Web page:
- Page 1Samsung PL55
- Page 2 Samsung PL55
- Page 3 Samsung PL55
- Page 4 Features Table
- Page 5 Test Shots – ISO Performance
- Page 6 Test Shots – Detail and Lens Performance
- Page 7 Test Shots – Exposure Evaluation
- Review Price: £105.00
South Korean industrial giant Samsung is the world’s largest conglomerate corporation, with subsidiaries making everything from satellites to supertankers. This means that its consumer electronics products, including its large and growing range of digital cameras, are made almost entirely from components produced by other branches of the same company, and therefore cost Samsung far less than equivalent cameras made by other companies, who have to buy in components such as LCD monitor screens, Lithium-ion batteries and zoom lenses from third-party suppliers. As a result Samsung is able to turn out relatively high-spec cameras for the price of other brands’ budget models.
Take today’s review camera for example. The PL55 is a mid-range point-and-shoot compact camera featuring a 5x optical zoom lens (equivalent to approximately 35-175mm), a 12.2-megapixel CCD sensor and a 2.7-inch LCD monitor. It has a solidly made all-metal body and is available in black, silver or the Fuchsia pink seen above. The specification may not sound that remarkable, but when you consider the PL55’s price of just £105 it represents a lot of camera for your money.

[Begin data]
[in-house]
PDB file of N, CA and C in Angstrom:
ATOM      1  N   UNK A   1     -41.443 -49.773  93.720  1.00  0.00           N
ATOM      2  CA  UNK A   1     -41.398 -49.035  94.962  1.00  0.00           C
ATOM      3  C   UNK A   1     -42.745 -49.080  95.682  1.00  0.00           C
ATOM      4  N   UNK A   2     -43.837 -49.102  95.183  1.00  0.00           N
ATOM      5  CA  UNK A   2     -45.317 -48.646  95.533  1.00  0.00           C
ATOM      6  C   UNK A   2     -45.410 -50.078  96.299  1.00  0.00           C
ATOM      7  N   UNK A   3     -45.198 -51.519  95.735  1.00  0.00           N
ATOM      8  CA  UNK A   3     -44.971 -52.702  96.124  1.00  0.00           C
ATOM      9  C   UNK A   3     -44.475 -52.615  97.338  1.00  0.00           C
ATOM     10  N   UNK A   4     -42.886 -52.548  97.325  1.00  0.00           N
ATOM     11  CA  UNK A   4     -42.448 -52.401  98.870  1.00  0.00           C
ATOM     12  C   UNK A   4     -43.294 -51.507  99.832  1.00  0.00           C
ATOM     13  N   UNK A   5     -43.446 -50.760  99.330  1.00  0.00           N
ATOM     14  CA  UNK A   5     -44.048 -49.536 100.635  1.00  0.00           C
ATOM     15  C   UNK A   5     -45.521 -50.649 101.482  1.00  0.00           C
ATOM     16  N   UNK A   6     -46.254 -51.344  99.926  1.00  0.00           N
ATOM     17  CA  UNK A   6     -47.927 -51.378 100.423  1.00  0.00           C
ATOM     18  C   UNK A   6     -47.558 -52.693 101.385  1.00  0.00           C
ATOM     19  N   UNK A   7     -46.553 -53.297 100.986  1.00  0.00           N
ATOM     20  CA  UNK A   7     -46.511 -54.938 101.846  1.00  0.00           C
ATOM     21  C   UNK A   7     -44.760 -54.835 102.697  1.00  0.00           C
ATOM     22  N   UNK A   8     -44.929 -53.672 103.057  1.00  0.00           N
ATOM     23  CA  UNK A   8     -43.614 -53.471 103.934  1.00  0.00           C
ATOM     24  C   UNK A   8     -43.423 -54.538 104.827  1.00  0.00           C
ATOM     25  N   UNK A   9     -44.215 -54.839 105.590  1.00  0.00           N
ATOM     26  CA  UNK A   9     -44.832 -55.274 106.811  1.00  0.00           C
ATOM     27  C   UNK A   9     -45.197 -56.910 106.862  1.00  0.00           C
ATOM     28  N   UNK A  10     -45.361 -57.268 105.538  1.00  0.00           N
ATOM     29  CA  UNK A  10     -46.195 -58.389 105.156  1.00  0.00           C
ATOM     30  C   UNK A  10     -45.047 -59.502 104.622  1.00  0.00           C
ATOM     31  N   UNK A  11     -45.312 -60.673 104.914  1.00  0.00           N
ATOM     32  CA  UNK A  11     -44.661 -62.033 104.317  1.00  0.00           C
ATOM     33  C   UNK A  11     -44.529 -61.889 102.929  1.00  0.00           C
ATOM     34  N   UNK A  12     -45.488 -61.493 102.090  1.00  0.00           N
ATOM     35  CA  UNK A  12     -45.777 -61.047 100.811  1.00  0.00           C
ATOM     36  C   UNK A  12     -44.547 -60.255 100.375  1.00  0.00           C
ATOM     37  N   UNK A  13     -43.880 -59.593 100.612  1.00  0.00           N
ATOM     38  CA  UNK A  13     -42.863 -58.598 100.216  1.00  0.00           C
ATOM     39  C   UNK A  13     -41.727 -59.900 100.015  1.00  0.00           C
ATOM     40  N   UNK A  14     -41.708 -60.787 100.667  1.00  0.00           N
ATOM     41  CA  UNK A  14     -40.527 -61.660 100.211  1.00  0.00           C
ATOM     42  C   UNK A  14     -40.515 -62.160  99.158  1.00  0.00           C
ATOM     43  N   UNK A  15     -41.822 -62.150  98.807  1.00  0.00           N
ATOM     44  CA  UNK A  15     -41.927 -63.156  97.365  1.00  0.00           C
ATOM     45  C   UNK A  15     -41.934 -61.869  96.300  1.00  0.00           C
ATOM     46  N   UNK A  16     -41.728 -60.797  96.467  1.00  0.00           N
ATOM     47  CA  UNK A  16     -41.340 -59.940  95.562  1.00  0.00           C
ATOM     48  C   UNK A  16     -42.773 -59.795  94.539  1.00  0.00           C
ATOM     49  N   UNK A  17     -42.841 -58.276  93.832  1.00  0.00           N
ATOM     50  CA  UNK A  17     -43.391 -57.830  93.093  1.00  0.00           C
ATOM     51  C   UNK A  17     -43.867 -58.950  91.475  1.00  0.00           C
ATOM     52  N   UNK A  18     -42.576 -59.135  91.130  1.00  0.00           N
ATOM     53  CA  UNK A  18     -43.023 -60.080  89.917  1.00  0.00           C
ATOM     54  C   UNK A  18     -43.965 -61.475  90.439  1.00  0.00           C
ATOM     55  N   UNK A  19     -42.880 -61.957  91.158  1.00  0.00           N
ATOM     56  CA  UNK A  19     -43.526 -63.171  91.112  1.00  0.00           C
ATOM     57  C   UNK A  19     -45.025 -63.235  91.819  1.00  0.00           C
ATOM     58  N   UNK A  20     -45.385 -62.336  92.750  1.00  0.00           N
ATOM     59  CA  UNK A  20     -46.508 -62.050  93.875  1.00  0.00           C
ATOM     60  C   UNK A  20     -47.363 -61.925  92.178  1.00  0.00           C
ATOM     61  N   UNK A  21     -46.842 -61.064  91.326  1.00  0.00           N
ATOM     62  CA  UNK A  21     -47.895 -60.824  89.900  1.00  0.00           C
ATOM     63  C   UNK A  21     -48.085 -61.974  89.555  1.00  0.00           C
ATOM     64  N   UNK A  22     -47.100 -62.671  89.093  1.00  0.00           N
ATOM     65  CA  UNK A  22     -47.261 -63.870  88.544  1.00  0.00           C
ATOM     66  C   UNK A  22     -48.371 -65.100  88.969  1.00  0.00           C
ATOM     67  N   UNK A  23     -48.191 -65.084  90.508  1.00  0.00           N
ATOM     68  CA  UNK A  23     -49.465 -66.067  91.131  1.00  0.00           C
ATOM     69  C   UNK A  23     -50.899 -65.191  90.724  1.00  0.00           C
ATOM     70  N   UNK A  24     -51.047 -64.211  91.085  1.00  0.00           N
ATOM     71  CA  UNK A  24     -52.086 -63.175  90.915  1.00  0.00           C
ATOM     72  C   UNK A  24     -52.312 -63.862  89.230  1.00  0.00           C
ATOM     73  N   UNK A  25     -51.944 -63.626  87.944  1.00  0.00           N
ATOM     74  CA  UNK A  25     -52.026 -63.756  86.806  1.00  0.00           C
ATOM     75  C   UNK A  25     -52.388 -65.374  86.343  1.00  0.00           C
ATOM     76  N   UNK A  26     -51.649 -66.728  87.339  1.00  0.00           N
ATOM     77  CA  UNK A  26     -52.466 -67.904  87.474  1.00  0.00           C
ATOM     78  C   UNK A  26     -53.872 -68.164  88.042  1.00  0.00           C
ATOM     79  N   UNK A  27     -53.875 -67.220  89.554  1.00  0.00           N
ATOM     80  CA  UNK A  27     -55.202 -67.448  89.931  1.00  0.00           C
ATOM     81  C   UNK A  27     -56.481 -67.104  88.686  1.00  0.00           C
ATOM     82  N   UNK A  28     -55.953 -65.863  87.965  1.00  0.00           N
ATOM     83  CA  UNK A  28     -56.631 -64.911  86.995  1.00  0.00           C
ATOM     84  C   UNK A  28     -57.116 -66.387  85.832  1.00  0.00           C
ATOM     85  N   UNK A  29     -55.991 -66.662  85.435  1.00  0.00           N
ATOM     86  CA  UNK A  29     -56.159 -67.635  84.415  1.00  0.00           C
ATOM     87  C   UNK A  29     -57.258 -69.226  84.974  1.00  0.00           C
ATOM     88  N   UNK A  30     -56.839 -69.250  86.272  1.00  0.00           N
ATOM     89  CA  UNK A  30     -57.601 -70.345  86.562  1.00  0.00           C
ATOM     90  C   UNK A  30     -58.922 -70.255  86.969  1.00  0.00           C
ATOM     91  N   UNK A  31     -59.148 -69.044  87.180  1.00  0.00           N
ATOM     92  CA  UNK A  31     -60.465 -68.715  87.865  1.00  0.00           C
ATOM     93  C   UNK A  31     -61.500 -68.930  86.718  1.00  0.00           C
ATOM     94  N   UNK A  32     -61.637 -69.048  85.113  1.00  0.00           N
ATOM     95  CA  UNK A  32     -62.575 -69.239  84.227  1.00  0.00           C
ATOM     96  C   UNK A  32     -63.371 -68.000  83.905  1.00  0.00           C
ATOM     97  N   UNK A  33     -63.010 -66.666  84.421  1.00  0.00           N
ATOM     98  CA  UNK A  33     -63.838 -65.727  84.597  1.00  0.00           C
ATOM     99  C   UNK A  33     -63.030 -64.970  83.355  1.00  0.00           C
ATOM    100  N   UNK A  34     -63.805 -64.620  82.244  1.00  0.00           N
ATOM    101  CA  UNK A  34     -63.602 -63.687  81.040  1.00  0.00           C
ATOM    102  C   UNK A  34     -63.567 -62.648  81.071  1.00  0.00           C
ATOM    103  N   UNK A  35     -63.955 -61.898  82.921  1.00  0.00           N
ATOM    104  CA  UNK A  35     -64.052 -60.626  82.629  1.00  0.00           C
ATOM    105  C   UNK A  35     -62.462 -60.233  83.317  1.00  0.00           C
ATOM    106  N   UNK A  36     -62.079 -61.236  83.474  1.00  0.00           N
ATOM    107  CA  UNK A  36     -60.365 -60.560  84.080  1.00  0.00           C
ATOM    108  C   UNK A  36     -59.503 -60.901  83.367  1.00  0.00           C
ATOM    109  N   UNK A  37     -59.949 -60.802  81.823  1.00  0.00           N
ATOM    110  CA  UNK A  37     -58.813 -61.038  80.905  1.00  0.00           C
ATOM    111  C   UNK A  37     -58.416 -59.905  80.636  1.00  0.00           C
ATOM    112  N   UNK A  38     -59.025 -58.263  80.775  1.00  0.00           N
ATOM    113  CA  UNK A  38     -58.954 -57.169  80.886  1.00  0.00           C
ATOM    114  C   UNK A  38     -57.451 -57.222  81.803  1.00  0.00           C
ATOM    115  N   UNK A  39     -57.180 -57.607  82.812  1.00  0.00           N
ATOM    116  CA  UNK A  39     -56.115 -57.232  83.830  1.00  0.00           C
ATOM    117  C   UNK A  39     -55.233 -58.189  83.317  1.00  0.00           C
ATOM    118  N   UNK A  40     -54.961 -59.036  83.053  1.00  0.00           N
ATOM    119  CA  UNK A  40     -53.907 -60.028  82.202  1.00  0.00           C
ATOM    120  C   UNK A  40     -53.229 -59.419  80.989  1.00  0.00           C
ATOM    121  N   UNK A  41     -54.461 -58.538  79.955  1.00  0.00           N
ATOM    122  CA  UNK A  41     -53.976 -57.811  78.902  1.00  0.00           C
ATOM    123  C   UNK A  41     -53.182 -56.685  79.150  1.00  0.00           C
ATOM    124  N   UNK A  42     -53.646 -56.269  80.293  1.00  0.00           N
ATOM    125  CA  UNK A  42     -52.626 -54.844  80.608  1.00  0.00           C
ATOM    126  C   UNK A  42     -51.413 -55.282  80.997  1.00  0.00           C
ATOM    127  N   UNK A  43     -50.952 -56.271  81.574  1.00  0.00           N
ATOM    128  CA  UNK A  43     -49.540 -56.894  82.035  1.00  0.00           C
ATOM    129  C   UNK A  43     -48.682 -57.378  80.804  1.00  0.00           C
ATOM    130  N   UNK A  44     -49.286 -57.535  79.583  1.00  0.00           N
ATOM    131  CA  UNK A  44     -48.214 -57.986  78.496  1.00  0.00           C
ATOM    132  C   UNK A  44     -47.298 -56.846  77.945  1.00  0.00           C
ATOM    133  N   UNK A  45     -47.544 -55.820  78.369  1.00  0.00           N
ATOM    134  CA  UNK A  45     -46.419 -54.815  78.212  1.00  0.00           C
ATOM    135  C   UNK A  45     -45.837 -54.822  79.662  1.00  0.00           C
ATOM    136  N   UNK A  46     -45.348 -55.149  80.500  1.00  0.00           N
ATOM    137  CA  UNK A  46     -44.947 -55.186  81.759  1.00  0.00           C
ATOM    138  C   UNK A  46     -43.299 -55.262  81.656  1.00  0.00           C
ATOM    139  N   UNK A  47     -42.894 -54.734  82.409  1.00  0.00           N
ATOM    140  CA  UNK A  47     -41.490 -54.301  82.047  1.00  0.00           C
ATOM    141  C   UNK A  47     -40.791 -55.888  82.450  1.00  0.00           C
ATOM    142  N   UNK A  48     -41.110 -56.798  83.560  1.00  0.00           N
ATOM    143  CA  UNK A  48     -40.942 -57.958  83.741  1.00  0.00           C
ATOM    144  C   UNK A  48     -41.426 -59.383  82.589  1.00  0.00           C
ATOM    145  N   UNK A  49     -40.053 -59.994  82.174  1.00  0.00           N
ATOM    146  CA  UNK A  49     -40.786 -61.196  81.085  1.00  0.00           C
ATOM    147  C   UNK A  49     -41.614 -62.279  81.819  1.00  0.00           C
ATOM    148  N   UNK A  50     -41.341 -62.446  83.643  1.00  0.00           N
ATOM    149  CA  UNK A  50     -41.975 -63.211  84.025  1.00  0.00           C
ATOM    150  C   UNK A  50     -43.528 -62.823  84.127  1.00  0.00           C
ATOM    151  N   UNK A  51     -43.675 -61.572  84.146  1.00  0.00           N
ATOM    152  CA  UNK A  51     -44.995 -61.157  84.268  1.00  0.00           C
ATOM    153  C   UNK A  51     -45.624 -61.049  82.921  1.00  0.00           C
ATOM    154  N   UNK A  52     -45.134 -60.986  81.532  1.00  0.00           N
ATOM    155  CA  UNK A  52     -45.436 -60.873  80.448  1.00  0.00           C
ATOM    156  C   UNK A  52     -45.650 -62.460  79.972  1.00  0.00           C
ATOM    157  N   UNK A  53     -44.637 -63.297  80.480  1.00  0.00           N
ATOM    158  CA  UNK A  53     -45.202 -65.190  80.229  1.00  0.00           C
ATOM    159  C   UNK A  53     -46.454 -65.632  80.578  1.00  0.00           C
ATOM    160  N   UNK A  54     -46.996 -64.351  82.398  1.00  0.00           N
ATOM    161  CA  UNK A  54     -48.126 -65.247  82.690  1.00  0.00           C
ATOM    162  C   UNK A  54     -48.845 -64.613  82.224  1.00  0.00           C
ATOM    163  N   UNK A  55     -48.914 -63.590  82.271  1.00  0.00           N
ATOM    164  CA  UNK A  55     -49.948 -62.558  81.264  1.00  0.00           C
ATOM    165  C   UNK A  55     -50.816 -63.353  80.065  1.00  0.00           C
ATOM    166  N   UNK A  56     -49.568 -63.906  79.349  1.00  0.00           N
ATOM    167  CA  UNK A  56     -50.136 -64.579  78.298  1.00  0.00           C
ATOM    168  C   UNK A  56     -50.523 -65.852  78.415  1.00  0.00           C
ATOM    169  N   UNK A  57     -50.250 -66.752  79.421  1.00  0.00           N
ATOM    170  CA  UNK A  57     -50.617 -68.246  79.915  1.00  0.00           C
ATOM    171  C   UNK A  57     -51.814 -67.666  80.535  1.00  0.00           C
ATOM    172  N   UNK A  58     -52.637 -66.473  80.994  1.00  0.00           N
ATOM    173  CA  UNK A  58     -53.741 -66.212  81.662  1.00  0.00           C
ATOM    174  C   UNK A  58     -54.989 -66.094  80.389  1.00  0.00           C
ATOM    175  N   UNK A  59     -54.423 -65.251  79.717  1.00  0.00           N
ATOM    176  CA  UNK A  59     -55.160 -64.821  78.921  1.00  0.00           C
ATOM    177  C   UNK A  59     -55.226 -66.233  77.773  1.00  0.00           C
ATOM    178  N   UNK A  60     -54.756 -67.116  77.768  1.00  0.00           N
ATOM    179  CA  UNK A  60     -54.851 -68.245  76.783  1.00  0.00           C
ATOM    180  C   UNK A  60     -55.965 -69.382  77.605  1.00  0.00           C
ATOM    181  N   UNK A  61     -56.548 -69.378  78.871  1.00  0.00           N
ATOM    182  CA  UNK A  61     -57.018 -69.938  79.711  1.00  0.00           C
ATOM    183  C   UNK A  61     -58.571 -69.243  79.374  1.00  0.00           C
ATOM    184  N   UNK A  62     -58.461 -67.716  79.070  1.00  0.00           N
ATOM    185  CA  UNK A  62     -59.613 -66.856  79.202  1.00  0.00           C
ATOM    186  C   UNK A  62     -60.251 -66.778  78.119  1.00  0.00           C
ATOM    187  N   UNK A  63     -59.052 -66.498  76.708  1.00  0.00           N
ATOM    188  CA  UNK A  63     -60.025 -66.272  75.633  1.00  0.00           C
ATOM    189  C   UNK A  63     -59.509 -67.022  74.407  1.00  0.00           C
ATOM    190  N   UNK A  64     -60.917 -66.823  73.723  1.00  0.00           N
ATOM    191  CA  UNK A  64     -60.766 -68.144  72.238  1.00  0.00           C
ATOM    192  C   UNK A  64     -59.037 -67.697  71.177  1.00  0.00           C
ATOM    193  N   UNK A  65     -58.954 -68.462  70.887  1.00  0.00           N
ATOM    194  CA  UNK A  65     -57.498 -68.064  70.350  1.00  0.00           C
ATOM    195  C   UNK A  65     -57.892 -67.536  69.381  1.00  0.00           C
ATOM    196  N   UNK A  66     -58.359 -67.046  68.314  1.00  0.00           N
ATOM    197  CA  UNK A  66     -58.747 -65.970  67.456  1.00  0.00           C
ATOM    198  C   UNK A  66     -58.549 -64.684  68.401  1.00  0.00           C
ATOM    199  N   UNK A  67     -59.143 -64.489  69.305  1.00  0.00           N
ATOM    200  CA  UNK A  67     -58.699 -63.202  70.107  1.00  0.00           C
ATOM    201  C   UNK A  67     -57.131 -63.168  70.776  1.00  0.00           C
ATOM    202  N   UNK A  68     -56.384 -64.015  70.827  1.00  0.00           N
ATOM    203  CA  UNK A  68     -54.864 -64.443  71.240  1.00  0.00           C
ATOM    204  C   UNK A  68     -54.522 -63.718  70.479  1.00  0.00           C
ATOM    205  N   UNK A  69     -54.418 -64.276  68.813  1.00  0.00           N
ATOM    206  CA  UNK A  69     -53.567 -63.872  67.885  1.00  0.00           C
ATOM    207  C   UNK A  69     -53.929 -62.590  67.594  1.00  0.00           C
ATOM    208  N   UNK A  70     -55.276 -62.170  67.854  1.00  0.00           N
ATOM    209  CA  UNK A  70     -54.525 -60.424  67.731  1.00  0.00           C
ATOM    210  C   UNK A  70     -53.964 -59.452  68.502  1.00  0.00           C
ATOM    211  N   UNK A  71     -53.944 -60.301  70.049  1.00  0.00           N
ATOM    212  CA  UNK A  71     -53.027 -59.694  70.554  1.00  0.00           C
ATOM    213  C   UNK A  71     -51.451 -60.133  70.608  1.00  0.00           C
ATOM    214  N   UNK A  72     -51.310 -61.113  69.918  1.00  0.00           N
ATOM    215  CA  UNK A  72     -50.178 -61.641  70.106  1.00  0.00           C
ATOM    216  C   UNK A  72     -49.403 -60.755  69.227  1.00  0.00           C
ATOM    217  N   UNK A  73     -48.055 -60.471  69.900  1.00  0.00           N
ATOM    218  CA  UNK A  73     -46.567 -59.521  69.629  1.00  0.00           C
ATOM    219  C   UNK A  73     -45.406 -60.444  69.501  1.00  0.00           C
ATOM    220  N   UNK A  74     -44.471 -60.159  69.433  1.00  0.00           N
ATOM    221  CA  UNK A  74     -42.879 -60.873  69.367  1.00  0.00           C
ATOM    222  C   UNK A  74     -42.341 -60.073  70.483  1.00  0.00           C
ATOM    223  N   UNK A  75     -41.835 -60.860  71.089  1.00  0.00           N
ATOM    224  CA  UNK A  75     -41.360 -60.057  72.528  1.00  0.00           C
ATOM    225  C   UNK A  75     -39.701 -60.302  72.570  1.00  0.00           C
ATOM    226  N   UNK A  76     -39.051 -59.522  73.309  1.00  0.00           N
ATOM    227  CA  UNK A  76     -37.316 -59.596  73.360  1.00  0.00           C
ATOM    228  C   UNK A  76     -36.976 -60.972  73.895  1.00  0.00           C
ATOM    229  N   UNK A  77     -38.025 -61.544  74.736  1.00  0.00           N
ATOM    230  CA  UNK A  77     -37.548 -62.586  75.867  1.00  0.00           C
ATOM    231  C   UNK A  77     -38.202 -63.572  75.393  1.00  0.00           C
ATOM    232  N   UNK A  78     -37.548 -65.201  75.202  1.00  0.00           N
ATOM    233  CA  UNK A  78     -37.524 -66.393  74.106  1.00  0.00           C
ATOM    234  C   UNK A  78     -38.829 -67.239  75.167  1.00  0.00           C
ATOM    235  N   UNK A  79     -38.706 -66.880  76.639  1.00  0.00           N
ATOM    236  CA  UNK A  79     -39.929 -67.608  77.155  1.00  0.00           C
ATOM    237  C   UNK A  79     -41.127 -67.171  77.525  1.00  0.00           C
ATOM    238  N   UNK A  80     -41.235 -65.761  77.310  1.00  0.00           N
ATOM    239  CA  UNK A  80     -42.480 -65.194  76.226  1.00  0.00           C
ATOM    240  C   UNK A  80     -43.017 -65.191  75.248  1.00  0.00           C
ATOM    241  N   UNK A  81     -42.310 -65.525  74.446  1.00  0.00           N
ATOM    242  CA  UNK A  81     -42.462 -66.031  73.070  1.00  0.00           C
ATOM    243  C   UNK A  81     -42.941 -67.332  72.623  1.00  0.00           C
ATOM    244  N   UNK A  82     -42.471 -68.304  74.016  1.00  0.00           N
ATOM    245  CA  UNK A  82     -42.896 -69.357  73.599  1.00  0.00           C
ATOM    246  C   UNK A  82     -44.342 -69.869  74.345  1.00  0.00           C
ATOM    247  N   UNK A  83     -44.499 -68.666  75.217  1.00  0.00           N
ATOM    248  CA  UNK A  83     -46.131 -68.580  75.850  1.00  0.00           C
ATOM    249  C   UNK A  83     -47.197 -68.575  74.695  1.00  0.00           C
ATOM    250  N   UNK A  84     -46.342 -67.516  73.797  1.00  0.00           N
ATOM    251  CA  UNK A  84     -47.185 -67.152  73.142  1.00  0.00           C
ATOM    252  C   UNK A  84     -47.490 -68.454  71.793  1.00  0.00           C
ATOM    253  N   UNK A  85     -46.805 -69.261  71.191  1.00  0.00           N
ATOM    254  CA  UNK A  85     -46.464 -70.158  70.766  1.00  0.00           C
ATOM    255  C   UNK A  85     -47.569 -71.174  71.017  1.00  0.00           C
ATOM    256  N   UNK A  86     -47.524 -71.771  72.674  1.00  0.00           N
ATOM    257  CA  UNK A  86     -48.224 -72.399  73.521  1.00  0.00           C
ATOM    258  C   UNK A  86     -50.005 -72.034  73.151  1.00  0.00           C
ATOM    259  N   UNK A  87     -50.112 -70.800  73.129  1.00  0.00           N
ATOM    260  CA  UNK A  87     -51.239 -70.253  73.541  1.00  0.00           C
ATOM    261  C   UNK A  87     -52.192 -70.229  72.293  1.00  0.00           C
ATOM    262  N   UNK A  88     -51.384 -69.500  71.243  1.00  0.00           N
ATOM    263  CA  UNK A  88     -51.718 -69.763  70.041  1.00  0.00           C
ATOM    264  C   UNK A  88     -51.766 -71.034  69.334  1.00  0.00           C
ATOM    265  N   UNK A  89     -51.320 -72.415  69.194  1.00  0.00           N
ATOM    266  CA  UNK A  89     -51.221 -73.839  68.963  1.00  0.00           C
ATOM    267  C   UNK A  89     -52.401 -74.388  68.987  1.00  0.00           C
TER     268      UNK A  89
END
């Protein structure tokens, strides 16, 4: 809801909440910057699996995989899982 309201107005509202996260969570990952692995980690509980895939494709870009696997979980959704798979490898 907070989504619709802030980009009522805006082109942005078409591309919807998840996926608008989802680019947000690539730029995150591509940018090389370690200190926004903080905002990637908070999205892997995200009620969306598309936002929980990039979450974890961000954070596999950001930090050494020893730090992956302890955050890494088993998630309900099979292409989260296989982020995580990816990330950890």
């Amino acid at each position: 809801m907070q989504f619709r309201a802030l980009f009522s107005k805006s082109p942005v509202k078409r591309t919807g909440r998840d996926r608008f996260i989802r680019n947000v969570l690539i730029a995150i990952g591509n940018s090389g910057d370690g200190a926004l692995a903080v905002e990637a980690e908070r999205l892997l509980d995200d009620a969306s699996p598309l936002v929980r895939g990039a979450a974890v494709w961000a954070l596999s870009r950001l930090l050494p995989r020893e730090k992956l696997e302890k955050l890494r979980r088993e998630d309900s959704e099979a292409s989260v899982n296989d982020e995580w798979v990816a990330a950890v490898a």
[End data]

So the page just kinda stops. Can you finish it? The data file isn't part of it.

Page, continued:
However while Samsung can do cheap mass production better than almost anyone, its design department still has plenty of room for improvement, and the PL55 has as many bad points as good ones. In some ways it’s very good; the overall build quality is excellent and the styling is attractive and contemporary. It is nice and light, and the smooth rounded shape slips easily into a shirt pocket. However the control layout on the back leaves no room for the thumb, and the shiny gloss finish is very slippery and difficult to grip securely despite the vestigial finger-grip on the front. The LCD monitor is impressively sharp with a good fast refresh rate, but it has a restricted angle of view and is very prone to reflection and glare, making it difficult to see in sunlight.